Besides setting goals, it’s important to focus on the things you’re doing right, the bright spots, and know that you canmanage your diabetes! As I mentioned, in August of this year, I was hired to train as a Diabetes Care and Education Specialist (DCES) at my hospital, working mainly with inpatient care. I knew this would be a challenge, since many of these people are in the hospital for severe health conditions. We see people who have heart attacks, strokes, diabetic ketoacidosis (DKA), end-stage kidney disease, and leg and foot infections – which can all be complications of diabetesand result from years of high glucose levels.

As an inpatient diabetes educator, my job is to support people in any way I can. I work to help them find their way back to a healthier, happier lifestyle, and an improved quality of life. For some people, that can be an especially tall order – not because they can’t do it, but because they’ve been told they’re “non-compliant” or “out of control” so many times that they have given up. In many cases, I am the last person they want to see – someone who they think will scold them, or blame them for being “non-compliant” and “out of control.” These are what I call “words of doom,” and as Diabetes Care and Education Specialists, we are on a mission to do away with the negative language, attitudes, and treatment that lead people to feel bad for having diabetes. To read diaTribe articles on the stigma around diabetes, click here.

However, old habits die hard. Over the last few decades, there has been an attitude of blame and shame around diabetes, with commentary such as, “you brought this on yourself,” “if you’d just eat less…,” or “why can’t you take better care of yourself?” I often find phrases like “uncontrolled, non-compliant diabetic,” or “long-time, out-of-control diabetic” in the notes from healthcare professionals. The problem with that kind of language is that it maintains the “I know what’s best for your health, so why don’t you do what I say?” attitude; yet people with diabetes are also told, “managing your diabetes is YOUR responsibility!” It’s no wonder that so many with diabetes throw their hands up in despair!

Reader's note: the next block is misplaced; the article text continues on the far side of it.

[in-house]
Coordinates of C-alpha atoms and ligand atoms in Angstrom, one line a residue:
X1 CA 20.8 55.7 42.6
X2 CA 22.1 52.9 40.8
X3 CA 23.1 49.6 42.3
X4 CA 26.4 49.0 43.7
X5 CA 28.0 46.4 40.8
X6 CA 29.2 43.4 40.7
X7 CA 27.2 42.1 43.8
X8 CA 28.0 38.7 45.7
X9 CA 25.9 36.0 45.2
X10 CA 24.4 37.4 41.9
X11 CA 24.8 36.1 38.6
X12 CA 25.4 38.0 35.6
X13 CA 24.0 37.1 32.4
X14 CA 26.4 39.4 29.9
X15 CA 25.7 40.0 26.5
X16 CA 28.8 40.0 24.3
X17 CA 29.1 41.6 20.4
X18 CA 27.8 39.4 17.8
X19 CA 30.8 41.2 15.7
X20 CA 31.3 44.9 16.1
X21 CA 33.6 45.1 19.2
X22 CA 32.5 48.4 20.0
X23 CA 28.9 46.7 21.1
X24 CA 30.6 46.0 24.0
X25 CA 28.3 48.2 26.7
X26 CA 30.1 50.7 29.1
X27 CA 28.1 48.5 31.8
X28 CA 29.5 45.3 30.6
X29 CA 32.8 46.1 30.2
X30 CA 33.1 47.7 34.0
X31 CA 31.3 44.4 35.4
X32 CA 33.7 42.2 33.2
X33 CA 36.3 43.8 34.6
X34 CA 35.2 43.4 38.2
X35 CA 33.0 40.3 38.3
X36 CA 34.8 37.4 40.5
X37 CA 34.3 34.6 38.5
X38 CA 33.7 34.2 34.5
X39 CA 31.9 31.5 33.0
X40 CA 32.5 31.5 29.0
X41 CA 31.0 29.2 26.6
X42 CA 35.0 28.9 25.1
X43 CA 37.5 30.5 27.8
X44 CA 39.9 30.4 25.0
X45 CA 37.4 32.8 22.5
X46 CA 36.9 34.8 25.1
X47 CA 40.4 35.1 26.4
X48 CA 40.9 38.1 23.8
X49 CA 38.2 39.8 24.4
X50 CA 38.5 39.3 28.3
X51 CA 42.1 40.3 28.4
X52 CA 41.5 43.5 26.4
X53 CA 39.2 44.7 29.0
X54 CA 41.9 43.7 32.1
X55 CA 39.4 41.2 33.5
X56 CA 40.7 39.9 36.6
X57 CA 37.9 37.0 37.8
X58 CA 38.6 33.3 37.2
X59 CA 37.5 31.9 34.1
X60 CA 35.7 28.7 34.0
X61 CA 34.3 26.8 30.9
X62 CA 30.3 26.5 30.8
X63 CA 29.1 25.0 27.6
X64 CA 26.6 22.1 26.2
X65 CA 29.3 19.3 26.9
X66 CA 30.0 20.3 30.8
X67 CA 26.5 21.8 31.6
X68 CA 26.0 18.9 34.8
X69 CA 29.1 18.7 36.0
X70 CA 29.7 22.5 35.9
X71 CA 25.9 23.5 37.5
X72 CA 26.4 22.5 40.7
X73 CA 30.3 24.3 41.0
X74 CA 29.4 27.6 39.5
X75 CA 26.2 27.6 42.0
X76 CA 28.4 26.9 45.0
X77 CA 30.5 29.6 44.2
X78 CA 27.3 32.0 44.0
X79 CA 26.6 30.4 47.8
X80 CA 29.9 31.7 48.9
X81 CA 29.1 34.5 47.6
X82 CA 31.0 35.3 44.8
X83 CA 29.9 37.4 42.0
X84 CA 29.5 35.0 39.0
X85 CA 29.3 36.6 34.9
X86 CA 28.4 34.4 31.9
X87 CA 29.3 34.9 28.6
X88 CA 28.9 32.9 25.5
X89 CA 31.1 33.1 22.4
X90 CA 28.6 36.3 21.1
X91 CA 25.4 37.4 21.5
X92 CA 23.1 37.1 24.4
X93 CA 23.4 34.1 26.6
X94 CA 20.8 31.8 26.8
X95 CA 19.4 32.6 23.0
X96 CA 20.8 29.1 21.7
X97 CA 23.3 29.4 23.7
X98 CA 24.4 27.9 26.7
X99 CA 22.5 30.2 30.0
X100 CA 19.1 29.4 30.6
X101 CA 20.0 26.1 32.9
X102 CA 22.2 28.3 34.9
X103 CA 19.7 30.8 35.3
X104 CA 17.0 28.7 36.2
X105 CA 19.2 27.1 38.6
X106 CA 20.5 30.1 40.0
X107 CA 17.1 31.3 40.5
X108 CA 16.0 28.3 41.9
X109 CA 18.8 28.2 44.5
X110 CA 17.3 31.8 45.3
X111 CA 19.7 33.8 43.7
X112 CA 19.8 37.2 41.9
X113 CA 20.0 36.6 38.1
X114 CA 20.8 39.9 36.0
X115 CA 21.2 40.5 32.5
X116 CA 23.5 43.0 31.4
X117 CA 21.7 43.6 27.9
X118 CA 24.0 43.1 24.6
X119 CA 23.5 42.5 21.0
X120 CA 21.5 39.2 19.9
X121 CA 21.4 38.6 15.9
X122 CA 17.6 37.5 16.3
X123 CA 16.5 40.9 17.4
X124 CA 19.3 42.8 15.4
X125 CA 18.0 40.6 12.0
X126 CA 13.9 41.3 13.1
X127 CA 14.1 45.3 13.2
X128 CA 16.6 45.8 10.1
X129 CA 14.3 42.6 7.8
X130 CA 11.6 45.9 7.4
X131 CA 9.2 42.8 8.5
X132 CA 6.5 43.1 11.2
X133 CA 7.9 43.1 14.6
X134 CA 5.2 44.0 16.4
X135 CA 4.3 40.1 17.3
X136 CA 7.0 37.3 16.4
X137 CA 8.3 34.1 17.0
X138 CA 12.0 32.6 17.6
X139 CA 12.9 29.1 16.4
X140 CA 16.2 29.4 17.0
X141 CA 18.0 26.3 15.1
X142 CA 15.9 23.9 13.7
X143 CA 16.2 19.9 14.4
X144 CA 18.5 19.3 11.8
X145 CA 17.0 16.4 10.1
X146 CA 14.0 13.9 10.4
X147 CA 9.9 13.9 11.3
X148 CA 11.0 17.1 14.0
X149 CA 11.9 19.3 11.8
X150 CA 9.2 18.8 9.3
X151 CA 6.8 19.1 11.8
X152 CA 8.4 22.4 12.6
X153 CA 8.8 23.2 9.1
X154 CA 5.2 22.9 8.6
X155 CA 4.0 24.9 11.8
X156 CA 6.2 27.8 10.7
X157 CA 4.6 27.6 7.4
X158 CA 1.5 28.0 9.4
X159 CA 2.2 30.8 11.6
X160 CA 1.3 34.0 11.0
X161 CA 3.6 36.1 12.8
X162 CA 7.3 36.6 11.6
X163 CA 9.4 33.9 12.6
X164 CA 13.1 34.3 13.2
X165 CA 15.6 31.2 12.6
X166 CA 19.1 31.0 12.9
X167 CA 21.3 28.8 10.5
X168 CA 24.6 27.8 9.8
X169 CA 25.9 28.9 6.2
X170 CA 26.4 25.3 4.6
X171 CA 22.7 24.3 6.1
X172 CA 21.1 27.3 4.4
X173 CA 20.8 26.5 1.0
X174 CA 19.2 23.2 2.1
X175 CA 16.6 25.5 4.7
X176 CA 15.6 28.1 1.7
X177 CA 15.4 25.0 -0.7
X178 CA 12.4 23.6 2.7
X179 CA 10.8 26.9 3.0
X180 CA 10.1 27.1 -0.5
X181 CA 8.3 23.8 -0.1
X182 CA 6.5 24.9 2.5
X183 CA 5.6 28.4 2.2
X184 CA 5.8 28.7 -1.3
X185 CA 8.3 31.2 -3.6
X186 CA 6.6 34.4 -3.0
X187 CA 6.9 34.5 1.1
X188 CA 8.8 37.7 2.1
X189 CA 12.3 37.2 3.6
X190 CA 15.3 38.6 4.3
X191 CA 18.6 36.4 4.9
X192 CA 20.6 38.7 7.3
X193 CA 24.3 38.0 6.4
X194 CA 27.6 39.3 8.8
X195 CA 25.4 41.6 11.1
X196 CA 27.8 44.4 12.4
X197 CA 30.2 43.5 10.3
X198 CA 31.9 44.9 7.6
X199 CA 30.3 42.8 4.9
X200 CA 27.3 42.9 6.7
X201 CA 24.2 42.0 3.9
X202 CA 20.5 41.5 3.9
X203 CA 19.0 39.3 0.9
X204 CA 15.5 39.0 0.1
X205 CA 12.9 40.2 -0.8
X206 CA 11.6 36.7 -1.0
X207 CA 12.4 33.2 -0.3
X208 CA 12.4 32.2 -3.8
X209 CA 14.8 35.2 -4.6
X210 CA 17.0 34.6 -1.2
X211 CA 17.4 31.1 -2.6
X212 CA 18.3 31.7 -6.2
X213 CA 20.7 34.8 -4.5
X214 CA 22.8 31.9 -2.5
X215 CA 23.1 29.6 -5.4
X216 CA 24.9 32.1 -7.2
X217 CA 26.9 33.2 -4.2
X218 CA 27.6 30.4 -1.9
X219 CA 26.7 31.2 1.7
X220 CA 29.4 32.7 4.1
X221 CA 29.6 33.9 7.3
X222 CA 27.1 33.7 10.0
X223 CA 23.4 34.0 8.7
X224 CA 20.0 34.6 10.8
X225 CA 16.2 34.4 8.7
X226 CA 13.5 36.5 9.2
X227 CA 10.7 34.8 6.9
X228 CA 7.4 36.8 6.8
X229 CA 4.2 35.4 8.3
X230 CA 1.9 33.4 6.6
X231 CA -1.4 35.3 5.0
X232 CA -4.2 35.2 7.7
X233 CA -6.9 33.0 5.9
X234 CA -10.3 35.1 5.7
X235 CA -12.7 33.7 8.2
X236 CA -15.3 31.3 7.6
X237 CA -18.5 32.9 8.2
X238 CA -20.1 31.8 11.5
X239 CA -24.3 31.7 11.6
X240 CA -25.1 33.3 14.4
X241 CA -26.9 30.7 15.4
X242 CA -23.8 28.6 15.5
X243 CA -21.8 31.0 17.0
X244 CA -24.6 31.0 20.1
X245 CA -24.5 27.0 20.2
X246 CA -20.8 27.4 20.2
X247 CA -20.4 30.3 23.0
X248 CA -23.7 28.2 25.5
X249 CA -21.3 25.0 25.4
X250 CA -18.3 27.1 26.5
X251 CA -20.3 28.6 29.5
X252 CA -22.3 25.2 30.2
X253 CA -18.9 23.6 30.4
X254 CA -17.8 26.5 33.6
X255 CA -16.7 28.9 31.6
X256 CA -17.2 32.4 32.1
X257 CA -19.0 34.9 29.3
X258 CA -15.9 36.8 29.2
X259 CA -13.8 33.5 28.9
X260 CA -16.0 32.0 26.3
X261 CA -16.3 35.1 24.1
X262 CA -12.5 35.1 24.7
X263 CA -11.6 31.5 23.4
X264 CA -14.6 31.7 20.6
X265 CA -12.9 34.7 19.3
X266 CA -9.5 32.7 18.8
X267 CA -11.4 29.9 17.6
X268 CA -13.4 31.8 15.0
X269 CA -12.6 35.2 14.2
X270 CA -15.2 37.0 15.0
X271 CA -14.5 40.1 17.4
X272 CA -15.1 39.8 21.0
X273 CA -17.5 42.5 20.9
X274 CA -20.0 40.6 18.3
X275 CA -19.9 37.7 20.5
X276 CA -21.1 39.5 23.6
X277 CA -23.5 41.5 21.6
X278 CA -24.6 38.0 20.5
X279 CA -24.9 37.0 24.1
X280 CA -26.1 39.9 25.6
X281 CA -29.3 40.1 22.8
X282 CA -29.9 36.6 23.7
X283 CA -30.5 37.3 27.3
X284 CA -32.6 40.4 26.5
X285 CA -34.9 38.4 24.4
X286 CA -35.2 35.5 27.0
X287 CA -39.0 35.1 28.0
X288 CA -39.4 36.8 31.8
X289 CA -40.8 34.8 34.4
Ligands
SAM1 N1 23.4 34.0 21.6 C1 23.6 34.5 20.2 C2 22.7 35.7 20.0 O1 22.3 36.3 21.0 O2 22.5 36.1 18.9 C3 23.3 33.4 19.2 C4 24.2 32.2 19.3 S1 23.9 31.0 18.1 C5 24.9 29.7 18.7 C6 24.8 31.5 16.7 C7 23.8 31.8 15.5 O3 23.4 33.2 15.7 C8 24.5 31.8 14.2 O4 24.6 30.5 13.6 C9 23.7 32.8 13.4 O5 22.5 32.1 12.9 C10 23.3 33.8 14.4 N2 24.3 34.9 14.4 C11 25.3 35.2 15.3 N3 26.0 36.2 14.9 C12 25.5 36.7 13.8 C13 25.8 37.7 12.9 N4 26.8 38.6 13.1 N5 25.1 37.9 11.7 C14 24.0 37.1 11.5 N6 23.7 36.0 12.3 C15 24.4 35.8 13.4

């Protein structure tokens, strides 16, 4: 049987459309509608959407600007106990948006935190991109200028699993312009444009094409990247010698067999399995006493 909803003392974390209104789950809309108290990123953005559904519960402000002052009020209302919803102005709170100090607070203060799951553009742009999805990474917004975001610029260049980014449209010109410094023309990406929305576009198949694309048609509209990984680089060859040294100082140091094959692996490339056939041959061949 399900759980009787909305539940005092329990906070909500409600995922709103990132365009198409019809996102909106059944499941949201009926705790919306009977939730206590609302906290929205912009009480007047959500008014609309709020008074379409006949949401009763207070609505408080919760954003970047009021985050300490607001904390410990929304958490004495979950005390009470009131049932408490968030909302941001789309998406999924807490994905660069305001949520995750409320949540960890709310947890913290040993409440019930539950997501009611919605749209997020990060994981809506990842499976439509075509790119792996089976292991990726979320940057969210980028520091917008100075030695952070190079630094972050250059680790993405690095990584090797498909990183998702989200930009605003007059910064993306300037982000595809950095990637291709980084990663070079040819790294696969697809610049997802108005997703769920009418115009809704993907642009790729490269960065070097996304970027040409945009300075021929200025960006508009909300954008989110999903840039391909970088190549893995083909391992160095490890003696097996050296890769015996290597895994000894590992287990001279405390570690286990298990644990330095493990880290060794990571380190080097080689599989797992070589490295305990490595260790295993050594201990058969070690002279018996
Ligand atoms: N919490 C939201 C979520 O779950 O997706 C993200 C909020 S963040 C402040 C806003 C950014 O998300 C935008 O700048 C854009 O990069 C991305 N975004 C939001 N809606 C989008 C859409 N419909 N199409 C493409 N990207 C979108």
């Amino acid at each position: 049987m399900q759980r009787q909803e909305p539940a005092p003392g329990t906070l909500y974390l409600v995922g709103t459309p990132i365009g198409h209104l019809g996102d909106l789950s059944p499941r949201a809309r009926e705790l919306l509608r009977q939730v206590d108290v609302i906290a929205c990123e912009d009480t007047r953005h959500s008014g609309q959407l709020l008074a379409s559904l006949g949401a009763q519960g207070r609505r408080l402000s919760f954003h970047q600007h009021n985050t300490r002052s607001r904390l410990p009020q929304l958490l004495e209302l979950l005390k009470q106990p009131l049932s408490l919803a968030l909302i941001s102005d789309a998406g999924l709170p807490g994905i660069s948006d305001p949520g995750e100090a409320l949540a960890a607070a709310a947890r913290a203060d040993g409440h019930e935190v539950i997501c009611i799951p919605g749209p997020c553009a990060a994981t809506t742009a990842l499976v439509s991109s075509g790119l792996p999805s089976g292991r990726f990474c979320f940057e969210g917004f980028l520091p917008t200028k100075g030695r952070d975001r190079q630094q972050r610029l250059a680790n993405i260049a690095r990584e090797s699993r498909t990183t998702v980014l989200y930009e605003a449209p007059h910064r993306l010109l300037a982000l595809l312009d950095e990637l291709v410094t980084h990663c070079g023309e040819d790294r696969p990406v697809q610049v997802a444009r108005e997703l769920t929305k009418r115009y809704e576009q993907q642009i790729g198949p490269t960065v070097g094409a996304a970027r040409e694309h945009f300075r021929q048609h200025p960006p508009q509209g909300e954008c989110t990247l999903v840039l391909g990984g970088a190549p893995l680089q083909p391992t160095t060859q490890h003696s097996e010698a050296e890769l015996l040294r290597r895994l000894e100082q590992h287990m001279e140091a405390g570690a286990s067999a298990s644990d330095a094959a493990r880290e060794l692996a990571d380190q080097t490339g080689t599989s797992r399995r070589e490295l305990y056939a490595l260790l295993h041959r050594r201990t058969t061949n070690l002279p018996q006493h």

The truth is that the last half of that message is actually correct: managing your diabetes is your responsibility. And that’s really the beauty of diabetes. I really just said “the beauty of diabetes.” If there were one message I could share with all the people I see with diabetes, it would be “you can do it!” – because there is so much you can do for your diabetes. 

So many people I see in the hospital have either never been told this, or have forgotten the message in the day-to-day challenges of managing their diabetes. Let’s face it – if you’ve had diabetes for years, your diabetes management might take on patterns. One day you may realize that you feel lousy and your A1C isn’t coming down, despite doing everything you’ve been asked to do (or mostly, at least). That is a frustration I hear all the time. 

That’s why I focus on bright spots with people in the hospital. This is not only because they need a lift of positivity, but because being in the hospital puts them straight into an “I’m here because I was bad” frame of mind. And that can only make a bad situation worse. So, let’s work to eliminate “words of doom” from our vocabulary and do our best to avoid language that shames people for having diabetes. Let’s acknowledge our landmines, the things that may not be going well, but more important, let’s celebrate our bright spots, all those little things we’re doing right! And finally, let’s take those bright spots and let’s use them to help us make SMART goals – goals that are specific, measurable, attainable, relevant, and time-bound. We all need to feel like we’re doing something right, and the world of diabetes has been about what we’re doing wrong for too long. Let’s change that!

About Michael

Michael Hattori has been a Registered Nurse for 23 years (including 19 years in the Operating Room), and is currently training to become a Certified Diabetes Care and Education Specialist after being diagnosed with type 2 diabetes in 2019. He has since achieved remission, but still closely follows the AADE 7 Self Care Behaviors to keep on track. He is a huge fan and major advocate of continuous glucose monitoring (CGM) and attributes his remission in large part to CGM. Michael is an avid chef, photographer, musician, and fiber artist in his free time.